BOOK I. CONTAINING AS MUCH OF THE BIRTH OF THE FOUNDLING AS IS NECESSARY OR PROPER TO ACQUAINT THE READER WITH IN THE BEGINNING OF THIS HISTORY.
1. Chapter i. The introduction to the work, or bill of fare to the feast.
The introduction to the work, or bill of fare to the feast.
An author ought to consider himself, not as a gentleman who gives a
private or eleemosynary treat, but rather as one who keeps a public
ordinary, at which all persons are welcome for their money. In the
former case, it is well known that the entertainer provides what fare
he pleases; and though this should be very indifferent, and utterly
disagreeable to the taste of his company, they must not find any
fault; nay, on the contrary, good breeding forces them outwardly to
approve and to commend whatever is set before them. Now the contrary
of this happens to the master of an ordinary. Men who pay for what
they eat will insist on gratifying their palates, however nice and
whimsical these may prove; and if everything is not agreeable to their
taste, will challenge a right to censure, to abuse, and to d--n their
dinner without controul.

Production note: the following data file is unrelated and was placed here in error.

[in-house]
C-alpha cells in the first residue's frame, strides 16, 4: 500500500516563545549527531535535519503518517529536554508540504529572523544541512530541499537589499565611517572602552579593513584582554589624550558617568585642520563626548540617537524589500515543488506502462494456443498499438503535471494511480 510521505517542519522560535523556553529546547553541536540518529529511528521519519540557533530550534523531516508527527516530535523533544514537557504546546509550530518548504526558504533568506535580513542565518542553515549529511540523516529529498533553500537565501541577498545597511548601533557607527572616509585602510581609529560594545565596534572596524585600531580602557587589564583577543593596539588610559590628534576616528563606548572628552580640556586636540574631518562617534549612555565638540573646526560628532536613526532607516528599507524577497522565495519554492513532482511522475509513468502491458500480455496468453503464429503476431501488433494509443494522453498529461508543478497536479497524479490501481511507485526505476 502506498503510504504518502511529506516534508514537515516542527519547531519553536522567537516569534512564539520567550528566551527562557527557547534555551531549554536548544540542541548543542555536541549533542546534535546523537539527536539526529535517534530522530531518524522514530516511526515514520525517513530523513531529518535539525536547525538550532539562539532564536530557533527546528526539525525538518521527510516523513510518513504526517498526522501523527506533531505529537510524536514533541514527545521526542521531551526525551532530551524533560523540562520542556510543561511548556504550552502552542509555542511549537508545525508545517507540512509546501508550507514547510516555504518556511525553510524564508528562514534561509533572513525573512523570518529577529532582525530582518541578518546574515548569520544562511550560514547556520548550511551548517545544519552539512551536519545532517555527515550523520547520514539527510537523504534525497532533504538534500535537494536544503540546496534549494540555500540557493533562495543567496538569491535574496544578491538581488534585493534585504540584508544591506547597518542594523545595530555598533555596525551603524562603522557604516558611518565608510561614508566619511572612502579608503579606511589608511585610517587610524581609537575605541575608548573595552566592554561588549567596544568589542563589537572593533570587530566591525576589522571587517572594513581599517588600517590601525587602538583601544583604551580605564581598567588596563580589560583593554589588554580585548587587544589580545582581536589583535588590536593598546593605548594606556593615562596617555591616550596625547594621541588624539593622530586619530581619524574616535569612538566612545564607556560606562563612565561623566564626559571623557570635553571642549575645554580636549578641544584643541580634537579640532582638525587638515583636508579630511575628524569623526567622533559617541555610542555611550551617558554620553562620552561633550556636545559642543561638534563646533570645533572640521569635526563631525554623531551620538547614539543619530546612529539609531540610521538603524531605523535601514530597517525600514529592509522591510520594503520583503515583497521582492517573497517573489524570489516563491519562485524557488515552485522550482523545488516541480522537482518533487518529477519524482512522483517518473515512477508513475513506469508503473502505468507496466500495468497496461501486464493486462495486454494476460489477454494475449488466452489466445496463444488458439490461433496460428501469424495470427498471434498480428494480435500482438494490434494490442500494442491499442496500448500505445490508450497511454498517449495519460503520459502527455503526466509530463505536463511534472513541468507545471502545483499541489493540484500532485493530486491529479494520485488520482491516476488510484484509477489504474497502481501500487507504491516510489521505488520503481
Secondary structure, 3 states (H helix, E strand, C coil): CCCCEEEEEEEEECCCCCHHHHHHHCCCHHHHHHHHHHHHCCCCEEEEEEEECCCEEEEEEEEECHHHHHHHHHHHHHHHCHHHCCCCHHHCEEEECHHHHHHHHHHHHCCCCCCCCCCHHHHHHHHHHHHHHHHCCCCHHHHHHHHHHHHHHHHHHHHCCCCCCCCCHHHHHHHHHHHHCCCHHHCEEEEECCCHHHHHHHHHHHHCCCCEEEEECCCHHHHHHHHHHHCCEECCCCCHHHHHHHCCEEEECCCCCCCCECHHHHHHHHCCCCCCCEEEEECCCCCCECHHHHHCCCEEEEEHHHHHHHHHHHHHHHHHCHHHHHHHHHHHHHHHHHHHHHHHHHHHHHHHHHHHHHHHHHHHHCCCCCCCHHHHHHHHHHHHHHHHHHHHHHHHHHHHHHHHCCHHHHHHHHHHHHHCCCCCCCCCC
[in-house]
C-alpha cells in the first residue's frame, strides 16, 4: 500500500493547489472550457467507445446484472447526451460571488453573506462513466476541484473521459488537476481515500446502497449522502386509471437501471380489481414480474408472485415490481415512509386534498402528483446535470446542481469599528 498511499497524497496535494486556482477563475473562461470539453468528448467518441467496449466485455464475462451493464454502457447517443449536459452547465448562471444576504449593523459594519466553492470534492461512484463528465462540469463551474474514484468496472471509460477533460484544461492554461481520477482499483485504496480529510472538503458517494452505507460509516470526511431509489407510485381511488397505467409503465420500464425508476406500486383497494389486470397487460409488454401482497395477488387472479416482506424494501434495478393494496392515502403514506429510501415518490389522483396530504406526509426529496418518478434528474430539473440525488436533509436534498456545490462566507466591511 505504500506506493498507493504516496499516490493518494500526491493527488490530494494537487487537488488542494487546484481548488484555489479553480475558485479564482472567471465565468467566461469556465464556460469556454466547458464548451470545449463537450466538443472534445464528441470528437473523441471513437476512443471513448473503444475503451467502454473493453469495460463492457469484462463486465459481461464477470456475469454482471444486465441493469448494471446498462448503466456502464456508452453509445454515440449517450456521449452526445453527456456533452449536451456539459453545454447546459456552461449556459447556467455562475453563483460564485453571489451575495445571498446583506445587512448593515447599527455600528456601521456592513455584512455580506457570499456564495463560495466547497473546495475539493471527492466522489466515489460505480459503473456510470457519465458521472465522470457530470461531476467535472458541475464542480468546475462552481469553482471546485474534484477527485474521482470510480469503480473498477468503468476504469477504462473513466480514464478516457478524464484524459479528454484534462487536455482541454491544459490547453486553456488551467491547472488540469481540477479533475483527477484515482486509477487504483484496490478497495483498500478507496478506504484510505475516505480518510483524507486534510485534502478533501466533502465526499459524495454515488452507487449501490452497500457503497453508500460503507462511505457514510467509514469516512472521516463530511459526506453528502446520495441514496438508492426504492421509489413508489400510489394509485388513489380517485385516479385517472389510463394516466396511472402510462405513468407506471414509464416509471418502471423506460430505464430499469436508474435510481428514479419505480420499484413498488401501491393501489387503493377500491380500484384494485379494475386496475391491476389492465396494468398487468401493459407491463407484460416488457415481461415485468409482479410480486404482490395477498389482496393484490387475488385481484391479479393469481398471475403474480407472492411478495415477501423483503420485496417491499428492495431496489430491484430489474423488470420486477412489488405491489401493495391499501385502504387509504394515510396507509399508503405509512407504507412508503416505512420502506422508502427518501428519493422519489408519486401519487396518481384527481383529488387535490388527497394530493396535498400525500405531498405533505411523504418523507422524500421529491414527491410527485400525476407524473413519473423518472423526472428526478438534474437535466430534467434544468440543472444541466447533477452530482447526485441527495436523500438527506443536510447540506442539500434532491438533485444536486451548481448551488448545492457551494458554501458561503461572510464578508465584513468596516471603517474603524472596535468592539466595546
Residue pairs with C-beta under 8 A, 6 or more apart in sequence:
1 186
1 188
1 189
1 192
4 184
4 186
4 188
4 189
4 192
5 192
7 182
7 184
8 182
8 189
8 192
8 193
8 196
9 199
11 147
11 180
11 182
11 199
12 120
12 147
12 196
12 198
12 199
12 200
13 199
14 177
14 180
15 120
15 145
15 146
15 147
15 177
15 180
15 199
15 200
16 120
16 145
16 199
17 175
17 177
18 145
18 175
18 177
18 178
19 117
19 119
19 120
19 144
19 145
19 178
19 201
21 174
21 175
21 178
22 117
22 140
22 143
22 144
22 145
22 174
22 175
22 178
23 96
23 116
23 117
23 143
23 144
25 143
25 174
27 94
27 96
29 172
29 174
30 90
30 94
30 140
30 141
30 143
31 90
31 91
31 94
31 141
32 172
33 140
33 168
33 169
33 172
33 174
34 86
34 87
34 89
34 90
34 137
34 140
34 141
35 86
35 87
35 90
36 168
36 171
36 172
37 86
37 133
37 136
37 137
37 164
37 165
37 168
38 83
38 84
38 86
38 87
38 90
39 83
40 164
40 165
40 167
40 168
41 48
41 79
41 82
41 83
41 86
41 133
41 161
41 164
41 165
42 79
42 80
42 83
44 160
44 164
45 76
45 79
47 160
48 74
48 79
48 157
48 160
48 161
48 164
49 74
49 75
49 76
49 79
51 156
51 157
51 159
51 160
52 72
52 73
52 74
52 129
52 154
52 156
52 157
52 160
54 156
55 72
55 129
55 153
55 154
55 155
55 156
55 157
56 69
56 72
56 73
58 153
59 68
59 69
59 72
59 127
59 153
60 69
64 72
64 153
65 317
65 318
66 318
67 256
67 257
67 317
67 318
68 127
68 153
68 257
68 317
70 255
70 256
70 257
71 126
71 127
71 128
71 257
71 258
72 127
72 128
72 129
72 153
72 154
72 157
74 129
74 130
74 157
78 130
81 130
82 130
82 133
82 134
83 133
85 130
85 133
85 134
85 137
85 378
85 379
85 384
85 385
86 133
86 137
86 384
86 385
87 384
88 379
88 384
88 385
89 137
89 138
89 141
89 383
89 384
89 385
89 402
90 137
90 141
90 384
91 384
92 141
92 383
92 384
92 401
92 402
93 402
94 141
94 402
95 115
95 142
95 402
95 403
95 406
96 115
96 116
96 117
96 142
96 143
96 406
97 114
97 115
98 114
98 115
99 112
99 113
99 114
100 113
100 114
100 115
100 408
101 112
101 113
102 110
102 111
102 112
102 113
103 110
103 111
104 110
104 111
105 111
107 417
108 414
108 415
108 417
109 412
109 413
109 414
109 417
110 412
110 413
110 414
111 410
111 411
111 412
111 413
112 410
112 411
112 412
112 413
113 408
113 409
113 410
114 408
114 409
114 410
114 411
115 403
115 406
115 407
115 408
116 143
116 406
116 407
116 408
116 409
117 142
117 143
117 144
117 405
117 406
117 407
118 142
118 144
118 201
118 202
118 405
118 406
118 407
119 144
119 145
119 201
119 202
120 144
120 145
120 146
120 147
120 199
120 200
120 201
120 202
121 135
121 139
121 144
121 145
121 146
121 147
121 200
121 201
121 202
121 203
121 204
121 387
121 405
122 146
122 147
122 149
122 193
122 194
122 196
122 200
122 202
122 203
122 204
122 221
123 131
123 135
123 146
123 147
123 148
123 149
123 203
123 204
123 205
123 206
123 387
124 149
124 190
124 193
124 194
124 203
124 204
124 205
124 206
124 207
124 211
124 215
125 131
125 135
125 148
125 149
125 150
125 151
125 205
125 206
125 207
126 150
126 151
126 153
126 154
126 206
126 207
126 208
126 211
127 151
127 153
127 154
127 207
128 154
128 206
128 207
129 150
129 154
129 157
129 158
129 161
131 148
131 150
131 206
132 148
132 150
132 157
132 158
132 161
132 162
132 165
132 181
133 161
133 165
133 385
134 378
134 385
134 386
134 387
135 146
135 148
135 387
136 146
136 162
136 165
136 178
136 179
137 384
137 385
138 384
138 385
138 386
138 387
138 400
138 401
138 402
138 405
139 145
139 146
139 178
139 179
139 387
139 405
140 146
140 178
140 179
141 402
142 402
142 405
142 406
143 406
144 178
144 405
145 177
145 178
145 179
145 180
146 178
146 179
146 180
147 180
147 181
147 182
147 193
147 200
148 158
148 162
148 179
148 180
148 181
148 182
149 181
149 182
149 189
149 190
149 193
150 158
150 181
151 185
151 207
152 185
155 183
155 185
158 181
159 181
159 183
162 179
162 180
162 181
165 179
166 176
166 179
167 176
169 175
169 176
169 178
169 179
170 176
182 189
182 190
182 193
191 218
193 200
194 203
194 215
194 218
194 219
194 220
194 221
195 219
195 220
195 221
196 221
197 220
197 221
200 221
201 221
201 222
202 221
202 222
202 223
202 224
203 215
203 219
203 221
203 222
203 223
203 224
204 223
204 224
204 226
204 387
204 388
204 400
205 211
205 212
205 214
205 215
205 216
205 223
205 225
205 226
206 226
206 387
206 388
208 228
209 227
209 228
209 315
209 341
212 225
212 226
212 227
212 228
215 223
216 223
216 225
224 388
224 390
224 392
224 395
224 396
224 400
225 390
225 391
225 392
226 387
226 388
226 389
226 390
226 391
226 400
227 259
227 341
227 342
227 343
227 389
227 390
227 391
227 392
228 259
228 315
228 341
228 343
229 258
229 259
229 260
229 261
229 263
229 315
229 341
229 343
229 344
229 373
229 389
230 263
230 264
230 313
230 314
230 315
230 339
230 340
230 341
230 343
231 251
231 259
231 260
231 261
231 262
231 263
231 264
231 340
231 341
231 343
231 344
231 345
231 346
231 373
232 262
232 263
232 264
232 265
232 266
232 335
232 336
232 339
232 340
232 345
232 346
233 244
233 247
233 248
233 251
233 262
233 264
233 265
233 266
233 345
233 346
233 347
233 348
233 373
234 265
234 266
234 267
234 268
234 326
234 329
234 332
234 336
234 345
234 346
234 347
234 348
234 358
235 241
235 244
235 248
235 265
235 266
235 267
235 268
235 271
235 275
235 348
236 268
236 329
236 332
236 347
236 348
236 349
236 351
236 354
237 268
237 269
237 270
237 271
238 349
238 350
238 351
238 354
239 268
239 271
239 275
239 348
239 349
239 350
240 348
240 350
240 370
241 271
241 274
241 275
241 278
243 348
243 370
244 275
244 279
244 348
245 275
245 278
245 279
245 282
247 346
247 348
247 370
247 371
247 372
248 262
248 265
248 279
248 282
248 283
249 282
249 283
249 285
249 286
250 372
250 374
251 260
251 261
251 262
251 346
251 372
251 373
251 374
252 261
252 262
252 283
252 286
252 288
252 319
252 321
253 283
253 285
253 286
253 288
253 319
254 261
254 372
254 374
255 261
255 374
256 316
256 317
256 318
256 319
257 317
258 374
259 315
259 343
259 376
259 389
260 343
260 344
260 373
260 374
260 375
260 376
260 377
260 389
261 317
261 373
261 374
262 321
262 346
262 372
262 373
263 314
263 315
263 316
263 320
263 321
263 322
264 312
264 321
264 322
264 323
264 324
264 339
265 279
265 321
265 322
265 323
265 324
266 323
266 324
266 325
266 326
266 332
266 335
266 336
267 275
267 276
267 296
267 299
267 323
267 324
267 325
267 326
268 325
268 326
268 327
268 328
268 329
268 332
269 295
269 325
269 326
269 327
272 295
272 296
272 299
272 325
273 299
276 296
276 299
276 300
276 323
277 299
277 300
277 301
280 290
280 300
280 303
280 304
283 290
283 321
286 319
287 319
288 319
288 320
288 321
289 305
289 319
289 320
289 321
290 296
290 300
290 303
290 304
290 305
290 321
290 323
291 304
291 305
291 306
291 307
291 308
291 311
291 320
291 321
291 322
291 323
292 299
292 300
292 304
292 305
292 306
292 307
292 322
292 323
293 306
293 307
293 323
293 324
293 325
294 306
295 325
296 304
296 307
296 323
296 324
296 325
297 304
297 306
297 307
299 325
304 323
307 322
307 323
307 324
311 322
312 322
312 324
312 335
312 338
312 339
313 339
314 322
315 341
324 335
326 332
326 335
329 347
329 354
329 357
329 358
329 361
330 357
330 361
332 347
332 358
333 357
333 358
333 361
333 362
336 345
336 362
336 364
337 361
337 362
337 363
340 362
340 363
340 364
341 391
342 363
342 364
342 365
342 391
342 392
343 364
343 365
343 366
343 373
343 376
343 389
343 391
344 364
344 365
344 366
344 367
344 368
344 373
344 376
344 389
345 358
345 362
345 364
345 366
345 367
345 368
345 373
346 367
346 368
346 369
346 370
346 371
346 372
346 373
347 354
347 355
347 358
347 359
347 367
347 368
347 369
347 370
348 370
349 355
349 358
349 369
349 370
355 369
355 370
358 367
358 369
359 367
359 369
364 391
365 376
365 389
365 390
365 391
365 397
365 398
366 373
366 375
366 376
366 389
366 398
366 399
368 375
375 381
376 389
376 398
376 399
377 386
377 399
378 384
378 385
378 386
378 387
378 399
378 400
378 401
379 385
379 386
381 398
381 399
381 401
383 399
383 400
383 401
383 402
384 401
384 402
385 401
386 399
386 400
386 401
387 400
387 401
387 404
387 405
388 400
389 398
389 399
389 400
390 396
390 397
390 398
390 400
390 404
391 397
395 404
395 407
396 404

To prevent, therefore, giving offence to their customers by any such
disappointment, it hath been usual with the honest and well-meaning
host to provide a bill of fare which all persons may peruse at their
first entrance into the house; and having thence acquainted themselves
with the entertainment which they may expect, may either stay and
regale with what is provided for them, or may depart to some other
ordinary better accommodated to their taste.
As we do not disdain to borrow wit or wisdom from any man who is
capable of lending us either, we have condescended to take a hint from
these honest victuallers, and shall prefix not only a general bill of
fare to our whole entertainment, but shall likewise give the reader
particular bills to every course which is to be served up in this and
the ensuing volumes.
The provision, then, which we have here made is no other than Human
Nature. Nor do I fear that my sensible reader, though most luxurious
in his taste, will start, cavil, or be offended, because I have named
but one article. The tortoise--as the alderman of Bristol, well
learned in eating, knows by much experience--besides the delicious
calipash and calipee, contains many different kinds of food; nor can
the learned reader be ignorant, that in human nature, though here
collected under one general name, is such prodigious variety, that a
cook will have sooner gone through all the several species of animal
and vegetable food in the world, than an author will be able to
exhaust so extensive a subject.